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Slough Council set to raise council tax and sell assets to tackle financial crisis

By Sam Pither
1 August 2022

Slough Borough Council could be forced to sell off thousands of assets and raise council tax by 20% following its declaration of bankruptcy last year.

The suggestions have been put forward by the team of government commissioners charged with running the authority, who have recommended selling off hundreds of millions of pounds’ worth of assets to fund the council’s recovery programme.

This includes its entire stock of around 6,700 council houses as well as a number of sites earmarked for development.

The report notes that, as the third smallest unitary authority with the youngest average population age and high levels of income inequality, “[e]ven at the best of times” its management would be “very challenging requiring the highest quality political and officer leadership and a degree of luck”.

The report criticizes specific decisions made by the former Chief Executive, including £2.8 million spent on consultants who lacked experience in local government to launch a new officer structure in the middle of lockdowns. Initially expected to save around £4 million per annum, the actual savings of around £2.5 million were outweighed by administration and redundancy costs of around £3.5 million.

“Irrespective of the external circumstances, it was totally unfit for purpose and resulted in the speedy destruction of officer capacity and competence with many remaining individuals now in posts they had no experience in and whole teams being made redundant which were essential to delivery of statutory services” the report states.

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The report also notes that Slough's "excellent and improving transport links" and "best quality data connectivity" gives it an economy of around £8 billion with around 7,500 businesses generating significant business rates.

"However, the interaction between SBC and its business community is not of the highest quality whilst the presence of so many UK HQ of international companies and other businesses has not brought prosperity to all its residents," according to the report.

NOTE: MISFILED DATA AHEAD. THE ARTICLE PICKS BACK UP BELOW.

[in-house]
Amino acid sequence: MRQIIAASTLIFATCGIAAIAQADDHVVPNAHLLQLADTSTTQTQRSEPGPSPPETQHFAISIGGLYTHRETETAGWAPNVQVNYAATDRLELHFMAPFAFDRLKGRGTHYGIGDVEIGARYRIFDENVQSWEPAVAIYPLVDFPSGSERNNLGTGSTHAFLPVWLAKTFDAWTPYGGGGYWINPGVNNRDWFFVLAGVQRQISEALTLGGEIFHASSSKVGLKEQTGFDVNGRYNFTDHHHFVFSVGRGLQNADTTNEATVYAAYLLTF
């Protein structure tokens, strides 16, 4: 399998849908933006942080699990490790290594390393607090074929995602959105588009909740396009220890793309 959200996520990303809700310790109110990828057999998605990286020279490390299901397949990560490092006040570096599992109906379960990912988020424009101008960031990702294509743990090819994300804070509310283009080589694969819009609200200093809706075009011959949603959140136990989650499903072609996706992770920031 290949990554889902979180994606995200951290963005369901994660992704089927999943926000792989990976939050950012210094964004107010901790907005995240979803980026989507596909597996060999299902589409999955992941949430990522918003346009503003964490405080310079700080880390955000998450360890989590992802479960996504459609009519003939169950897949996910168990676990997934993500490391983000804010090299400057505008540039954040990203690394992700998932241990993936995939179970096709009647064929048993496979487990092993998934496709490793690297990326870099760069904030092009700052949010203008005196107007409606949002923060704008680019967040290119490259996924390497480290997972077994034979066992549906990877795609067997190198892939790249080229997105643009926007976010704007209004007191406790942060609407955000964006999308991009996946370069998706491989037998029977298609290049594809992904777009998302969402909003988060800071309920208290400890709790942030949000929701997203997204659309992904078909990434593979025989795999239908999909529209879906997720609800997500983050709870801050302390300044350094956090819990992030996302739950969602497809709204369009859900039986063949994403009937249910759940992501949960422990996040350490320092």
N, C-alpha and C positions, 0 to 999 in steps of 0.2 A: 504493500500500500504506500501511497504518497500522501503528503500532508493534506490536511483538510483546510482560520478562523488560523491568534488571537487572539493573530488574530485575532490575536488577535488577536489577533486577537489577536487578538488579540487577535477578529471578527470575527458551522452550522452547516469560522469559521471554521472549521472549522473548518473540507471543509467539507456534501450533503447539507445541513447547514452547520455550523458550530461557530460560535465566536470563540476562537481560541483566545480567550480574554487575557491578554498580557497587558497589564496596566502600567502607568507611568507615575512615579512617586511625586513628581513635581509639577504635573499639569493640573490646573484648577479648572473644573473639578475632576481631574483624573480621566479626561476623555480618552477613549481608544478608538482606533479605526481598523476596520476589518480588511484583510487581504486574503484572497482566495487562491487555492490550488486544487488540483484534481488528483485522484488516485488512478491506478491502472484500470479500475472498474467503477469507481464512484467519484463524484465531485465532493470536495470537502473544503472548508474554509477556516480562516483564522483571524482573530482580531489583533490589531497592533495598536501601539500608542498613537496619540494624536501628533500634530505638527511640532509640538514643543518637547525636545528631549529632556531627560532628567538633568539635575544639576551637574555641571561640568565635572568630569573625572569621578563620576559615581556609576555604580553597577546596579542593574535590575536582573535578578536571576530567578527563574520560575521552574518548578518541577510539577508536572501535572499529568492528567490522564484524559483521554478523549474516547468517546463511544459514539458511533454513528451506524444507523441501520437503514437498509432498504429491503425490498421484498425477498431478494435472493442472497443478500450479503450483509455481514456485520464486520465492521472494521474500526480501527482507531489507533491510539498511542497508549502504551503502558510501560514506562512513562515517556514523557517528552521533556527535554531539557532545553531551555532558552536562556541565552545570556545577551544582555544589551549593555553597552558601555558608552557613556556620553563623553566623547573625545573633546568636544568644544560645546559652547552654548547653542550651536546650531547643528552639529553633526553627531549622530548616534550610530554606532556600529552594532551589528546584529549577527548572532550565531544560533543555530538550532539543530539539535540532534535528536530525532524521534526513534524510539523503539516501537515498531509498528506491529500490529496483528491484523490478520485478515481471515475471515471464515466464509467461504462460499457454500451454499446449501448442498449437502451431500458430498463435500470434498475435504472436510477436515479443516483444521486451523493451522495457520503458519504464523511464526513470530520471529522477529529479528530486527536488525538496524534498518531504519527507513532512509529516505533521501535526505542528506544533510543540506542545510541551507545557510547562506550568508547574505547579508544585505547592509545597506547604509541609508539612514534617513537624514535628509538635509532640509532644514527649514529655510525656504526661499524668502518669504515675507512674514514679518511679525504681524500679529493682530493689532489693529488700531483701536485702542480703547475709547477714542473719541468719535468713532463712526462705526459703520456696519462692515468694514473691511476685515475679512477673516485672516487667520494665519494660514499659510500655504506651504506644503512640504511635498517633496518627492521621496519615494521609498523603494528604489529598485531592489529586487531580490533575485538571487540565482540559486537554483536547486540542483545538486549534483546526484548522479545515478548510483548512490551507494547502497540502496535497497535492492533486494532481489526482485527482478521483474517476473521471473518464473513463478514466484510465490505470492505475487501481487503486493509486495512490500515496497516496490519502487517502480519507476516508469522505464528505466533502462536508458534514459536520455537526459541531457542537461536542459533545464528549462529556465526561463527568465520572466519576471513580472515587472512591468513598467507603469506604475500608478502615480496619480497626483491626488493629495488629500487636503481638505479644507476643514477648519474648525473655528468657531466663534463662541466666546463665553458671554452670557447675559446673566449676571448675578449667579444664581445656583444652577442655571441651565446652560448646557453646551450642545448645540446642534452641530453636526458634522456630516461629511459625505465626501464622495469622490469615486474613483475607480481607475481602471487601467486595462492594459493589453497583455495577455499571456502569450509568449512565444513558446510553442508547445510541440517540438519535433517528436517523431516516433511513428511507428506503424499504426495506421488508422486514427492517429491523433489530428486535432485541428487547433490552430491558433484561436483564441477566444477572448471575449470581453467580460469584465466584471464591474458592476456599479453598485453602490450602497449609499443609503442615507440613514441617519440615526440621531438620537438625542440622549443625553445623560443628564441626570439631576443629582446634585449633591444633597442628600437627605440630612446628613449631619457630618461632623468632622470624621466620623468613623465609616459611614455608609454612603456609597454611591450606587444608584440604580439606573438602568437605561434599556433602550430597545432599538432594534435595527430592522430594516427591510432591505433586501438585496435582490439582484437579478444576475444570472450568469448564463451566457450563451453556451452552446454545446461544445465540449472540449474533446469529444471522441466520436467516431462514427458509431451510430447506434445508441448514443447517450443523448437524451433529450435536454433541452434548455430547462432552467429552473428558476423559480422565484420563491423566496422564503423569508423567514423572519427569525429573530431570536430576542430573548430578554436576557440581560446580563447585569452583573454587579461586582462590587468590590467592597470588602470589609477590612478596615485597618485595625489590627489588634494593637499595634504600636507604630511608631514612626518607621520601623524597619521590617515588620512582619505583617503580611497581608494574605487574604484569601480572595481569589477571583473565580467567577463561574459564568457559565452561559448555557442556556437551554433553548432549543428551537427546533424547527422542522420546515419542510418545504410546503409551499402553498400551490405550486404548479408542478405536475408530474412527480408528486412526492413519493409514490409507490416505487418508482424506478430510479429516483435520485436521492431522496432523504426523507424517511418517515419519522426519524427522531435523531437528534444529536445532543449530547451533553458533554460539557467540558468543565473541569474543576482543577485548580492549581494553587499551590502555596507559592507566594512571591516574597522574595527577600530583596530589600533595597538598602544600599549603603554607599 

At the time of its Section 114 bankruptcy notice in July 2021, Slough reported a budgetary “black hole” of £100 million. However, following auditing this has risen to £480 million. The council also owes around £680 million in loans taken out to finance a series of property developments.

Mismanagement such as this means that residents are now facing potential council tax increases, which are normally limited to five per cent per year, of between 12 and 20 per cent for the next three years.

This is as well as the sell-off of assets, in which everything is reported to be potentially available except roads and parks. While selling off assets will earn the authority short term cash to try and get it back on track, it will further weaken the council in the future, making it harder for it to earn money. This may, however, be necessary to maintain vital public services in the borough, which are currently said to be “extremely fragile”.

James Swindlehurst, the leader of Slough council, said: “The mistakes which brought us to this position are laid out clearly, but what is also clearer as we move forward is what we need to do to help put things right. We have always accepted the seriousness of our situation and the difficult decisions we have to make in the coming years.”

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